You don't feel good after watching the documentary Oxyana, about a small town in West Virginia that's been plagued by drug addiction. You don't feel happy for the people who hide from the realities of their lives by swallowing, snorting and shooting ridiculous amounts of pain medication, and you definitely don't feel satisfied to see these same people having children while still using -- children they'll neglect and hurt and turn into drug addicts like themselves. The most frightening thing is that Oceana, West Virginia (or Oxyana, as its citizens now call it) isn't the only small town suffering through its own apocalyptic drug crisis, and it won't be the last. These are the folks who've been hit hardest by a struggling economy, and with limited education and nowhere else to go they've turned to an alternate and debilitating reality that will slowly suck their life away.
This is Oxyana, a devastating portrait of the hopelessness in a town where almost everyone is addicted to drugs. This isn't a documentary where you learn everyone's names and follow various characters while they navigate the different stages of drug addiction. This isn't just another film that preaches about ending the war on drugs, or urges you to write letters to your congressman. This is, essentially, a snapshot of the end of the world -- a brief glimpse inside the personal spaces of those struggling to feed an addiction that's completely taken over, and in most cases ruined, their lives.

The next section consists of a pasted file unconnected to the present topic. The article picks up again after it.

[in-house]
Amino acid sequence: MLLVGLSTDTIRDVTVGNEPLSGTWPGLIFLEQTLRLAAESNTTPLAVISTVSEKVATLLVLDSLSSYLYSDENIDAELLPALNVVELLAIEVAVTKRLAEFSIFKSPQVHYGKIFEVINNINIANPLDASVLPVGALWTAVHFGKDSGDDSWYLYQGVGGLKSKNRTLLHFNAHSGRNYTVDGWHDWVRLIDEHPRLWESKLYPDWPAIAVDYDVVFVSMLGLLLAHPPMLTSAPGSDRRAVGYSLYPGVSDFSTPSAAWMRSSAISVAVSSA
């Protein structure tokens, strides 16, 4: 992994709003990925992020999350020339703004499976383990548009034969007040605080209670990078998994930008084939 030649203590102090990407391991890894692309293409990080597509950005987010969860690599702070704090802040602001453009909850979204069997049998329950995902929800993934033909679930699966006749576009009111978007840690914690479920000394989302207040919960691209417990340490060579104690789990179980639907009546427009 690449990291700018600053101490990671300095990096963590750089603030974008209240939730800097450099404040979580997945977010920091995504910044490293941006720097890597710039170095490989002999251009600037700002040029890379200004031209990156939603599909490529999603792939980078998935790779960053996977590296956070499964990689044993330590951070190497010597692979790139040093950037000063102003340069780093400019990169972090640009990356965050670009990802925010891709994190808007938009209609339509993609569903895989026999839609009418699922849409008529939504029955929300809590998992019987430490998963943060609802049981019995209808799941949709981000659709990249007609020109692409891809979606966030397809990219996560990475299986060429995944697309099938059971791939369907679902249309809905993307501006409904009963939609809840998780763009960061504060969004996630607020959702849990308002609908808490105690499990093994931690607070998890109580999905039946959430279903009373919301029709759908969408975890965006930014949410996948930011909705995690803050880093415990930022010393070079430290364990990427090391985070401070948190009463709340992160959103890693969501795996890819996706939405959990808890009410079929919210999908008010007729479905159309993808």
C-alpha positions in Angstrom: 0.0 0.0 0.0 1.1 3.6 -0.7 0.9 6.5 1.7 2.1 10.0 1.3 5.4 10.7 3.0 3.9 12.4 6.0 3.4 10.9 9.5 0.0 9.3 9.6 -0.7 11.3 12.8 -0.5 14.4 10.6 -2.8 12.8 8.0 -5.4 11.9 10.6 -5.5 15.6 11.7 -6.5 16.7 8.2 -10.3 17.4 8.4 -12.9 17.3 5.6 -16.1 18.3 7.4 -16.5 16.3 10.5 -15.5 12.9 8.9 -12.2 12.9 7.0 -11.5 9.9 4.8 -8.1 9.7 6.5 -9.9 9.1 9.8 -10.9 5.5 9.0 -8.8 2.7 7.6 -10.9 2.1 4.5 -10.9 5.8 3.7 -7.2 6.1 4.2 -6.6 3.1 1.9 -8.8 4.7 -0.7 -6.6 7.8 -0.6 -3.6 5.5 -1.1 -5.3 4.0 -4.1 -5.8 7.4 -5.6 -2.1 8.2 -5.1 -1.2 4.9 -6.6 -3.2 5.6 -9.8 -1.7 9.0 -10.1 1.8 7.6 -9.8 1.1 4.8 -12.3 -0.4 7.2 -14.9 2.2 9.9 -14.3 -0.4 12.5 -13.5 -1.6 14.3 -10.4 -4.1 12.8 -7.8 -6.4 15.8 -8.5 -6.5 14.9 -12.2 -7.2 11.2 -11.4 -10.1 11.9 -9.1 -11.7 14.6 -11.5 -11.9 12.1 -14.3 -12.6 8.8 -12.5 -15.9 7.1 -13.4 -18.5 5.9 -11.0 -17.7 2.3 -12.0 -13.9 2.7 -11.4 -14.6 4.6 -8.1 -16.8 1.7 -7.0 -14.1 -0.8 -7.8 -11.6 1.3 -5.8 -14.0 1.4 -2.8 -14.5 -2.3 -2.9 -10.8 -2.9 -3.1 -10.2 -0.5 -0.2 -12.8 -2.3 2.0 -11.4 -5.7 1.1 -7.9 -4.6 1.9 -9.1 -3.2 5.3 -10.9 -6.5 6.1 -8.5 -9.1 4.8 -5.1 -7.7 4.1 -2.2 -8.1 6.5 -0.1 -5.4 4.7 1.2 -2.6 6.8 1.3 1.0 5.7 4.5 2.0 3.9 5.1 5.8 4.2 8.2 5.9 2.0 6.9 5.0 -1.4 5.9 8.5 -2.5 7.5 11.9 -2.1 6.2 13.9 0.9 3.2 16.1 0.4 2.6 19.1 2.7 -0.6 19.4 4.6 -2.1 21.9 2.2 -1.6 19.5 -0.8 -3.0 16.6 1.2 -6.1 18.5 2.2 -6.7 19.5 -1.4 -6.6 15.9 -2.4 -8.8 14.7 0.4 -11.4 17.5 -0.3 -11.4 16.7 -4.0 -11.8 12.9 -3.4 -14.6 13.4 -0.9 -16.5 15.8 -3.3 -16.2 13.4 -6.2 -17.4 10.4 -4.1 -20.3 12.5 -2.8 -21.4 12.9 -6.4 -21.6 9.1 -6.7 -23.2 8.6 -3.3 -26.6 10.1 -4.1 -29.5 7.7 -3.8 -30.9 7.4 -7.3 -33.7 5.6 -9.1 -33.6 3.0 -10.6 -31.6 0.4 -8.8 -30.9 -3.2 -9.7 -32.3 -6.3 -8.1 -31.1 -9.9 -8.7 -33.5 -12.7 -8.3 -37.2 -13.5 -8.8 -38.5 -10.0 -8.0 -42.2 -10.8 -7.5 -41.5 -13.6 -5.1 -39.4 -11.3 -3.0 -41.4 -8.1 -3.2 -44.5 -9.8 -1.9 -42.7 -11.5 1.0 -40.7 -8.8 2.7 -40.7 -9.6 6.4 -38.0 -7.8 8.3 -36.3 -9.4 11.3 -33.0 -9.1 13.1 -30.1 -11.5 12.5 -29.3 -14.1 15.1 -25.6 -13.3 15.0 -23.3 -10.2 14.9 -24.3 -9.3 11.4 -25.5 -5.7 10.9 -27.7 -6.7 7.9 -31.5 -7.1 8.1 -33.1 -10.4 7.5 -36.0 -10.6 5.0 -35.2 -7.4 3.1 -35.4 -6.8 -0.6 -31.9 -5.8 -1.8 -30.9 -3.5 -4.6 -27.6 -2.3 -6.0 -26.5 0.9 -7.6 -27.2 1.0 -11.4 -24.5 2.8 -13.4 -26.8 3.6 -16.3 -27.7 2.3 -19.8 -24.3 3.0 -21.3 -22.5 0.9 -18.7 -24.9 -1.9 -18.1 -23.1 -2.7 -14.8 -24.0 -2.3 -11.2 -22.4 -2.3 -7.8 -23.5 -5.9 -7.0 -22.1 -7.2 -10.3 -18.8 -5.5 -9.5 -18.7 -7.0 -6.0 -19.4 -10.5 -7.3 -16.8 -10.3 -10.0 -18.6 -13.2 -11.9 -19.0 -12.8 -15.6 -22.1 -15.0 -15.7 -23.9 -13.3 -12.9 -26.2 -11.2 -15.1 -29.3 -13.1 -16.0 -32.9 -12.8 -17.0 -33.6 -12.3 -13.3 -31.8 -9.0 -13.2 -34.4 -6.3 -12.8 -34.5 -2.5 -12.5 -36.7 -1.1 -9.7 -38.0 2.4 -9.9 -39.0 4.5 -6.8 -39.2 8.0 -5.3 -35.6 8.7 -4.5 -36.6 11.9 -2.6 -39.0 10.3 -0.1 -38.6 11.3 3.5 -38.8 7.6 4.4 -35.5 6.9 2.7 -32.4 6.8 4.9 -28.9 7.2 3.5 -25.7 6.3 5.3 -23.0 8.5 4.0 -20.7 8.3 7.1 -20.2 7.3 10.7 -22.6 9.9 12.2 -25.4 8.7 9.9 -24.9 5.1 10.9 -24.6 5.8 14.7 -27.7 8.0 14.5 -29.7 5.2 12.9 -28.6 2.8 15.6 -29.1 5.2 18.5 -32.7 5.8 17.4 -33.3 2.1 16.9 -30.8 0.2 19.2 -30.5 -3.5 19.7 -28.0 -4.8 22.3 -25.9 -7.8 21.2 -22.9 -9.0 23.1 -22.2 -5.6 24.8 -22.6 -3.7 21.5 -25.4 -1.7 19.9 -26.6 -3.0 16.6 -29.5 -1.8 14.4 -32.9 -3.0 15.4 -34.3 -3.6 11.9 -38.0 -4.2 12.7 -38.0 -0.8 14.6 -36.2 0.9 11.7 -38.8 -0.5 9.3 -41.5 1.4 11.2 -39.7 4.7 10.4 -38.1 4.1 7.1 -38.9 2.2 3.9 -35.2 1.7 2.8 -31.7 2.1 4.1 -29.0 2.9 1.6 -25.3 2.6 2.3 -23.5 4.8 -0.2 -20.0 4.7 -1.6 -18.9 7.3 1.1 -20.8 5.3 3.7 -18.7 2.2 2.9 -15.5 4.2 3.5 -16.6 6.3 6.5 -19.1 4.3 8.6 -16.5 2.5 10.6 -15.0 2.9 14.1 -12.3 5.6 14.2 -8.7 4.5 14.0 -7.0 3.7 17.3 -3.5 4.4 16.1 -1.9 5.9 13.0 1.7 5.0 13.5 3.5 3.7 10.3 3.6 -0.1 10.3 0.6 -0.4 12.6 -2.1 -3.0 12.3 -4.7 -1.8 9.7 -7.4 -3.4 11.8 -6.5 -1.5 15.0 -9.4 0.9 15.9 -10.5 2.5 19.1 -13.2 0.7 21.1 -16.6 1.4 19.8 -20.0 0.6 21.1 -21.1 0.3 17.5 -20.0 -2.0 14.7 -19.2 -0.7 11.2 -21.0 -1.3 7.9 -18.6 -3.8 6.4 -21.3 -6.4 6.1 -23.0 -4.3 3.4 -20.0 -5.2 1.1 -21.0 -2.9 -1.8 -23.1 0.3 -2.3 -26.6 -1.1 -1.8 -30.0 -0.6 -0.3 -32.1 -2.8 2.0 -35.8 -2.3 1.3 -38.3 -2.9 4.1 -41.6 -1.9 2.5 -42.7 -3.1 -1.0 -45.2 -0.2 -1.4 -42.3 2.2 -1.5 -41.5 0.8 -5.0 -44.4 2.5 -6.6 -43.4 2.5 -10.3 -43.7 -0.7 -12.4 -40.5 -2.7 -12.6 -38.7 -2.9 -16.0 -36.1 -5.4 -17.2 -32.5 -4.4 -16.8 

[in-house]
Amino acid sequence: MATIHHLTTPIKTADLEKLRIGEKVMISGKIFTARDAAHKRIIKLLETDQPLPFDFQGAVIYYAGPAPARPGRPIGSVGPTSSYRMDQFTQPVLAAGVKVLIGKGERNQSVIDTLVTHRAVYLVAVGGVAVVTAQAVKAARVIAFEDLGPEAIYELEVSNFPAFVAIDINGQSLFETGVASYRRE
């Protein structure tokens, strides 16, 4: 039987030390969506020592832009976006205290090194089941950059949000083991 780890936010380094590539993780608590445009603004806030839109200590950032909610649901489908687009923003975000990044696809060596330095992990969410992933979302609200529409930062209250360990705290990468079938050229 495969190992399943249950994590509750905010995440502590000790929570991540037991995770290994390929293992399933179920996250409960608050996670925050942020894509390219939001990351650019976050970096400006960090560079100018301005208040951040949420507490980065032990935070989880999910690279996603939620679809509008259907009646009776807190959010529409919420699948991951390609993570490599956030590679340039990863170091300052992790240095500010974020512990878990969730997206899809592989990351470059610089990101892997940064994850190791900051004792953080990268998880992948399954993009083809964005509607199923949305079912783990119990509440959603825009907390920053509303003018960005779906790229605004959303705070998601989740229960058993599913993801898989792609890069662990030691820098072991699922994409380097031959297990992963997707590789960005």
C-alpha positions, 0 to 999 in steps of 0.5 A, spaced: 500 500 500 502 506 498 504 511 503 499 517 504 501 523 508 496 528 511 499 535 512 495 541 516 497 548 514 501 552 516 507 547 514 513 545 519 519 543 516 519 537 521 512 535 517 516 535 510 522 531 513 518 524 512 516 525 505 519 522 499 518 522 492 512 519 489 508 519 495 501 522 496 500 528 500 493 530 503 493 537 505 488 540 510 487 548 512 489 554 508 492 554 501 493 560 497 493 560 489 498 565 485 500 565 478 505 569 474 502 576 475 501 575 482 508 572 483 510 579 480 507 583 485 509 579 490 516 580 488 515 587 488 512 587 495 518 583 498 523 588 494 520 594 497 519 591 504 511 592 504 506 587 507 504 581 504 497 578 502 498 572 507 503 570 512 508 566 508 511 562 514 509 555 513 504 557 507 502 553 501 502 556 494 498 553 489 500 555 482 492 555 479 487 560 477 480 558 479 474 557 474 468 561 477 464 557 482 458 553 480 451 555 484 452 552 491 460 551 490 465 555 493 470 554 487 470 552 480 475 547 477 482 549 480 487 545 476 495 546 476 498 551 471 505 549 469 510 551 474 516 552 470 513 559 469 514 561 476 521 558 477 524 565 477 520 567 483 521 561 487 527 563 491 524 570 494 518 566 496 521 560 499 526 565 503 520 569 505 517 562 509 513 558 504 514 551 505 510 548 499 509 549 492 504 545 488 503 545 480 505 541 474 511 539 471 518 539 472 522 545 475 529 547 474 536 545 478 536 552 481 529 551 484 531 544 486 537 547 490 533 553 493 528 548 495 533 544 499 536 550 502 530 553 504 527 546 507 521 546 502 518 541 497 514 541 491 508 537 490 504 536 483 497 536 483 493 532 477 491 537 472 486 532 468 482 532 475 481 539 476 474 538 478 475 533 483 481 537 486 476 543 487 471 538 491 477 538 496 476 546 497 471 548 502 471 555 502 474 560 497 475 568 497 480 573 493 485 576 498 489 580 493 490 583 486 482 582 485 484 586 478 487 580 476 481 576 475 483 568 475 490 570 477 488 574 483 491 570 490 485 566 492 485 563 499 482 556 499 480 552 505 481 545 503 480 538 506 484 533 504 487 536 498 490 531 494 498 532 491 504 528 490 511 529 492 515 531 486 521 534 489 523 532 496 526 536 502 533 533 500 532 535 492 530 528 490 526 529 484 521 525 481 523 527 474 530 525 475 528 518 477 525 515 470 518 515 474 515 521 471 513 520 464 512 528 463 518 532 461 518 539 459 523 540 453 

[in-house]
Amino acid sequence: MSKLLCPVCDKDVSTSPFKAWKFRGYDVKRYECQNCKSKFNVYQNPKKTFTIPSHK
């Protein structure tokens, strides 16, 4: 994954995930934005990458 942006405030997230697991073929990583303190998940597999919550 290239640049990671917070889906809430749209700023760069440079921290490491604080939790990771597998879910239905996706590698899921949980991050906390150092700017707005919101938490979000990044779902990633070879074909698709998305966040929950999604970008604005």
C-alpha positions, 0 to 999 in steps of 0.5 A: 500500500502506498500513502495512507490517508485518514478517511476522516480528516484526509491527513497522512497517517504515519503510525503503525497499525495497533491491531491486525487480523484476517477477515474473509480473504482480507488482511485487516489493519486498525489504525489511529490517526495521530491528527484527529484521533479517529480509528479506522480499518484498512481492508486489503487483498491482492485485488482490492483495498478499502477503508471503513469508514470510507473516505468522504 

Director Sean Dunne won Best New Documentary Director for the film at this year's Tribeca Film Festival, and you can see why. Oxyana is unlike any other documentary I've seen on addiction because instead of attempting to educate or force a specific set of beliefs upon its audience, the film almost feels like you're a passenger on some distorted version of the "It's a Small World" ride at Disneyworld. A great deal of the doc is spent riding through this town, often in slo-mo as if to say this is how most people experience their local travels. Then we pop in to the various trailer parks and rundown, neglected homes of those who live here, occasionally visiting with a rare sober citizen who explains through tears that he won't leave because this is his home and these are the people he loves. "I don't know what to do," he spits out through sobs.
And that's just it -- no one knows what to do. What can you do? If you stop one of the many crooked doctors selling pills to these townspeople, more will just crop up. If you send drug counselors in to try to rescue the town, most people will just relapse once the harsh realities of their low-income lives meet them in the mirror each morning. This is what we've become, and it's unfortunate that even if the right answers do arrive, these people probably won't want to hear them.
This is Oxyana, try not to come back soon.